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Publication numberUS6139629 A
Publication typeGrant
Application numberUS 09/055,064
Publication dateOct 31, 2000
Filing dateApr 3, 1998
Priority dateApr 3, 1997
Fee statusLapsed
Also published asUS6379472
Publication number055064, 09055064, US 6139629 A, US 6139629A, US-A-6139629, US6139629 A, US6139629A
InventorsChristian K. Kisielowski, Michael Rubin
Original AssigneeThe Regents Of The University Of California
Export CitationBiBTeX, EndNote, RefMan
External Links: USPTO, USPTO Assignment, Espacenet
Group III-nitride thin films grown using MBE and bismuth
US 6139629 A
Abstract
The present invention comprises growing gallium nitride films in the presence of bismuth using MBE at temperatures of about 1000 K or less. The present invention further comprises the gallium nitride films fabricated using the inventive fabrication method. The inventive films may be doped with magnesium or other dopants. The gallium nitride films were grown on sapphire substrates using a hollow anode Constricted Glow Discharge nitrogen plasma source. When bismuth was used as a surfactant, two-dimensional gallium nitride crystal sizes ranging between 10 μm and 20 μm were observed. This is 20 to 40 times larger than crystal sizes observed when GaN films were grown under similar circumstances but without bismuth. It is thought that the observed increase in crystal size is due bismuth inducing an increased surface diffusion coefficient for gallium. The calculated value of 4.710-7 cm2 /sec. reveals a virtual substrate temperature of 1258 K which is 260 degrees higher than the actual one.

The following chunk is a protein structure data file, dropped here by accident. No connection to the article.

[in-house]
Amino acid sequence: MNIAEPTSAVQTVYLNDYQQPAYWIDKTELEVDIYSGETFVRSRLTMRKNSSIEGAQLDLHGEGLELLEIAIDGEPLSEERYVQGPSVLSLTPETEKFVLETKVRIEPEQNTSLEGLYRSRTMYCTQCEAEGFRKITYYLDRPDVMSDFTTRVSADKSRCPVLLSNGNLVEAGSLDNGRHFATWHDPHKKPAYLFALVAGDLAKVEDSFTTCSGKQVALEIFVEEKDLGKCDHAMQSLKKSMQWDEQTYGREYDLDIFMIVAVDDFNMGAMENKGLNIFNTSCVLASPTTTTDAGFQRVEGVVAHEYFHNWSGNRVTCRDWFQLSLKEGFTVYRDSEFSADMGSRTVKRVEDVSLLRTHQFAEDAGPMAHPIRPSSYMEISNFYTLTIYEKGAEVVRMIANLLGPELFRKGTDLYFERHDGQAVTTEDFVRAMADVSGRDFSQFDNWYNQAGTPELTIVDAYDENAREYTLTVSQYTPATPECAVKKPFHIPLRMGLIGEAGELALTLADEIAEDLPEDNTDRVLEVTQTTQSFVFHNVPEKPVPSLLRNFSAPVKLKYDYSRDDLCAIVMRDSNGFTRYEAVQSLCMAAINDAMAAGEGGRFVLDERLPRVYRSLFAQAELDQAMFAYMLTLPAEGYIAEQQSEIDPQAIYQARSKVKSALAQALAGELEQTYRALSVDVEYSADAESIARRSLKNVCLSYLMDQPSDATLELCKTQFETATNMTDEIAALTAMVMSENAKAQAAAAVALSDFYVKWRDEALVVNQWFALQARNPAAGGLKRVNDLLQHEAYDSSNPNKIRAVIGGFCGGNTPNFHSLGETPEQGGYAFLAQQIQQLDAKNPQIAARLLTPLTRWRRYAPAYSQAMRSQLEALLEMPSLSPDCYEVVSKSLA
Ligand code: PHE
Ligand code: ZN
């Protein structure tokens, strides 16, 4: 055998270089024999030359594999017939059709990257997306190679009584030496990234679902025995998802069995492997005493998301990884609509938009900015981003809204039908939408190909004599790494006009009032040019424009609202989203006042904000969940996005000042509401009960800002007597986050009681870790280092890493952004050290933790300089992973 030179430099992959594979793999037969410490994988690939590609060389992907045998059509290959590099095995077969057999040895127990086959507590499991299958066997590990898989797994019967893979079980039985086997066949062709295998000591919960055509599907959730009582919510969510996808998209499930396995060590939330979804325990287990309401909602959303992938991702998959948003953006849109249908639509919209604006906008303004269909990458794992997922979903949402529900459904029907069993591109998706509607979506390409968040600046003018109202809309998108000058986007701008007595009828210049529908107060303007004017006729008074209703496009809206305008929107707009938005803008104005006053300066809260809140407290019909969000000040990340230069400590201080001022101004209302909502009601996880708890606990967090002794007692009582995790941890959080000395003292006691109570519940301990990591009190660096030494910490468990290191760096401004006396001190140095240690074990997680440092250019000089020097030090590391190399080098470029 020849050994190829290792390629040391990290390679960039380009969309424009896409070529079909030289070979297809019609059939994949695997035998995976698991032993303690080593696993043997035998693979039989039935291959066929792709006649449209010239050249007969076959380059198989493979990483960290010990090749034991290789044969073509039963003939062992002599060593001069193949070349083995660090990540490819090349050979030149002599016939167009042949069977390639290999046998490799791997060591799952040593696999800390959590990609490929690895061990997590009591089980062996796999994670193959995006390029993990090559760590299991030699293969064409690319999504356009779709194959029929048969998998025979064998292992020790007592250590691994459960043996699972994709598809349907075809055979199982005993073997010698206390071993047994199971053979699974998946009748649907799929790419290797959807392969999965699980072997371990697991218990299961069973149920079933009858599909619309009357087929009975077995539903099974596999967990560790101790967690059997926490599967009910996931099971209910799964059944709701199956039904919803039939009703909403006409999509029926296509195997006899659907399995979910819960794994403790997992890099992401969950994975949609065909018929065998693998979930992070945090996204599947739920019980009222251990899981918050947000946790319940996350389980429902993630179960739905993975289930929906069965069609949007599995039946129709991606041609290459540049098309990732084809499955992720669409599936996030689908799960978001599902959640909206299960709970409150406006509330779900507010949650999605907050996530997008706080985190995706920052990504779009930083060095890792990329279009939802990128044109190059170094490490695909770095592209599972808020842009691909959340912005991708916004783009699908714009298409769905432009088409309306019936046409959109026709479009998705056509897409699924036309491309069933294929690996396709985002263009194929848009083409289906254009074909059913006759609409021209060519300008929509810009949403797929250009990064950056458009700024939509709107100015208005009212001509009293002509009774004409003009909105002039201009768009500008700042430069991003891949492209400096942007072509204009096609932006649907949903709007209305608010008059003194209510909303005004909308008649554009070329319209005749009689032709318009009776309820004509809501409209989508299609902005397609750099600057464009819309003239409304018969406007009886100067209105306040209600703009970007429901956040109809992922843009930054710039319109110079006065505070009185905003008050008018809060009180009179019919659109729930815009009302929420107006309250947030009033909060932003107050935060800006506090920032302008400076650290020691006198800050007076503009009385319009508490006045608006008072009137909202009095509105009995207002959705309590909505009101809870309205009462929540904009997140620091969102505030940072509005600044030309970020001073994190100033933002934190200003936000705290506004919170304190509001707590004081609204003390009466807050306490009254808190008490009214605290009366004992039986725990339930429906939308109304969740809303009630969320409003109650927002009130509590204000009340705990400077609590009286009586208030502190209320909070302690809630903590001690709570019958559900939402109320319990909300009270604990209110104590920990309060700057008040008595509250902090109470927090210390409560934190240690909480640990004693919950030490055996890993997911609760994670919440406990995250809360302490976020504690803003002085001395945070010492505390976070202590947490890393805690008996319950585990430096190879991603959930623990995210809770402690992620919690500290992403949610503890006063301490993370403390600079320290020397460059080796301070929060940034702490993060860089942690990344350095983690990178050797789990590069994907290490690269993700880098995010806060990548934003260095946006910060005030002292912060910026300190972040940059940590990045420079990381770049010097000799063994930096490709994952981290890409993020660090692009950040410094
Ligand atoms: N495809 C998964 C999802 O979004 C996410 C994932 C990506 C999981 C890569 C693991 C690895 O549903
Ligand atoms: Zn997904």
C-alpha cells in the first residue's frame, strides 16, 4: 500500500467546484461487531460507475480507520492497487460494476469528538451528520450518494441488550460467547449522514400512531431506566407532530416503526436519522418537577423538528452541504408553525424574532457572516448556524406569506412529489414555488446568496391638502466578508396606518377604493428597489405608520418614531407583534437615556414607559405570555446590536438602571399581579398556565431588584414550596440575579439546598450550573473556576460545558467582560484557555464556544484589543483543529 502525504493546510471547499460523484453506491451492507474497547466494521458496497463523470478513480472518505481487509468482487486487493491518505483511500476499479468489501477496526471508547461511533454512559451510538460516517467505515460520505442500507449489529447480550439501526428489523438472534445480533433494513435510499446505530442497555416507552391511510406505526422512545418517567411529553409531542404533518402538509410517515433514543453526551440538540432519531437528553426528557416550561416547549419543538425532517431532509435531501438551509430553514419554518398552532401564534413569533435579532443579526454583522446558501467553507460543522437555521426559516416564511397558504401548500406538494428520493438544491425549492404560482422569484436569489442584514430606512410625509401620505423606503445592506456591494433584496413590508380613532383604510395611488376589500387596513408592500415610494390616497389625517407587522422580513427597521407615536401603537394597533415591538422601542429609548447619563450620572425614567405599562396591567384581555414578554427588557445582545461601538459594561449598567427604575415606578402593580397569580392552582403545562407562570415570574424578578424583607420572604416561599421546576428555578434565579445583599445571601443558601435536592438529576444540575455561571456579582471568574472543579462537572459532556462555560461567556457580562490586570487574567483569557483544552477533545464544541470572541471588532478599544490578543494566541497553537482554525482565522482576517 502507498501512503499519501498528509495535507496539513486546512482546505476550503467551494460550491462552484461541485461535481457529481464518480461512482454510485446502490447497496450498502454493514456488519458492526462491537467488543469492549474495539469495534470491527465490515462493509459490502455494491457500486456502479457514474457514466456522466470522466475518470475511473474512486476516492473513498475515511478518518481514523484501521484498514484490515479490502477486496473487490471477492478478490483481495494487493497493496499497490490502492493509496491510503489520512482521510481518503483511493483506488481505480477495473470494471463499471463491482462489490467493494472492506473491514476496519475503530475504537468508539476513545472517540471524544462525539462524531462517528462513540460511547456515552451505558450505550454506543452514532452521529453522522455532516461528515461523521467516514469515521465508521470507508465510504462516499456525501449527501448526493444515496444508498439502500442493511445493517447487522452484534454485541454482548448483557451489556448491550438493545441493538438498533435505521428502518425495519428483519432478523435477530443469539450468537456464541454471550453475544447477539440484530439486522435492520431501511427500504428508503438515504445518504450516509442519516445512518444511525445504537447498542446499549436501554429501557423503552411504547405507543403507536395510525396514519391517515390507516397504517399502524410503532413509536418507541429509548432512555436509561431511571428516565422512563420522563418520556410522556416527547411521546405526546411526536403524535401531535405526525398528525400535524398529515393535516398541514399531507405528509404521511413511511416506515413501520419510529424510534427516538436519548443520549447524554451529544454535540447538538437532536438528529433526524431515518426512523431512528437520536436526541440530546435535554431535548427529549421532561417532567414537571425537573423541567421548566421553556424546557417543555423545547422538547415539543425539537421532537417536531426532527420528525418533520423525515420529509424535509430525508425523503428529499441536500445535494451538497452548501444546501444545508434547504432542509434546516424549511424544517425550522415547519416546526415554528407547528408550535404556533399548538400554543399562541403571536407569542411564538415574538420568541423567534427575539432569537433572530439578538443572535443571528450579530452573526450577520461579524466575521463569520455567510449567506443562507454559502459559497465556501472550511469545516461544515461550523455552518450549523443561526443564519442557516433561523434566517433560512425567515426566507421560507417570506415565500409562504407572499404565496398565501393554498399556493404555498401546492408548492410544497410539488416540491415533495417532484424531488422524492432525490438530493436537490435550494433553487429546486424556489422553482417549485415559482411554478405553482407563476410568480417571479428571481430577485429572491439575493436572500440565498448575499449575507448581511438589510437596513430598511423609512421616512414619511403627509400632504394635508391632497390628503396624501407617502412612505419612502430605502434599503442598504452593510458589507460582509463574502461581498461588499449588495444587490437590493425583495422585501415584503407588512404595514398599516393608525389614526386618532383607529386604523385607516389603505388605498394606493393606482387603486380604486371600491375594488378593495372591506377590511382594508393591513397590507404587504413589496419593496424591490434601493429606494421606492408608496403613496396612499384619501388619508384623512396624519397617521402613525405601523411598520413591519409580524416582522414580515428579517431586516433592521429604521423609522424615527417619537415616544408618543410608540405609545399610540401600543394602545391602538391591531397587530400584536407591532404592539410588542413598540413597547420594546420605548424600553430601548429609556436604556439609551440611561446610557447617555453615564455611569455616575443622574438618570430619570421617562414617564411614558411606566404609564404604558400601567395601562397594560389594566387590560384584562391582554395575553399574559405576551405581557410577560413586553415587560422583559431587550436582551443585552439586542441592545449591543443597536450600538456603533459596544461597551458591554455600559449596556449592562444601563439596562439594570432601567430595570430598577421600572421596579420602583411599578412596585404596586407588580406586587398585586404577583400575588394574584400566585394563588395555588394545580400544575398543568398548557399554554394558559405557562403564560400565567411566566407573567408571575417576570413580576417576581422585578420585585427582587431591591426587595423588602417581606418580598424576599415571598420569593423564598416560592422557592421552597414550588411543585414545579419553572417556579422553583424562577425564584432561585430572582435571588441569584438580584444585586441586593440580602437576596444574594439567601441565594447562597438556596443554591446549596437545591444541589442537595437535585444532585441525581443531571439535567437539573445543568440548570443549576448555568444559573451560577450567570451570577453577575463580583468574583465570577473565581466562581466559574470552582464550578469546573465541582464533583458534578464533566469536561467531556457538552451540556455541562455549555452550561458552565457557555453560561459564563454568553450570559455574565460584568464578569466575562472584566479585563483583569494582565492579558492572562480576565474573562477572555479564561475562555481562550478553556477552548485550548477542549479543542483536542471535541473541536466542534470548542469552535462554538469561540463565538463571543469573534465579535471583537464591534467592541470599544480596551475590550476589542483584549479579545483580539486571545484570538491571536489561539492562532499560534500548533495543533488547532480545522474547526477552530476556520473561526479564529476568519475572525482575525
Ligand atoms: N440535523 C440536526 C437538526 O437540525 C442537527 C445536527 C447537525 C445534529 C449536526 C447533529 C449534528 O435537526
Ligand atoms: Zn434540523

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Claims(24)
We claim:
1. A crystaline, thin, group III-N film made by the method of,
a) providing a molecular beam epitaxy instrument;
b) cleaning a substrate and placing it in the instrument;
c) heating the substrate;
d) exposing the substrate to activated nitrogen;
e) depositing a III-N buffer layer on the substrate;
f) depositing bismuth on the substrate; and
g) simultaneously depositing at least one group III element and nitrogen on the substrate.
2. The product of claim 1 wherein the at least one group III element is chosen from the group consisting of gallium, aluminum, and indium, and boron.
3. The product of claim 2 wherein more than one group III element is deposited simultaneously with nitrogen on the substrate.
4. The product of claim 1 wherein the partial pressure of bismuth is equivalent to that produced by a 623 K source.
5. The product of claim 1 wherein the bismuth is deposited from a source having a temperature between about 475 K and about 875 K.
6. The product of claim 1 wherein the bismuth is deposited from a source having a temperature between about 525 K and about 775 K.
7. The product of claim 1 wherein the bismuth is deposited from a source having a temperature between about 575 K and about 675 K.
8. A method for making GaN films using molecular beam epitaxy comprising,
a) cleaning a substrate;
b) heating a substrate;
c) exposing the substrate to activated nitrogen;
d) depositing a group III-nitrogen buffer layer on the substrate;
e) depositing bismuth on the substrate; and
f) simultaneously depositing at least one group III element, and nitrogen on the substrate.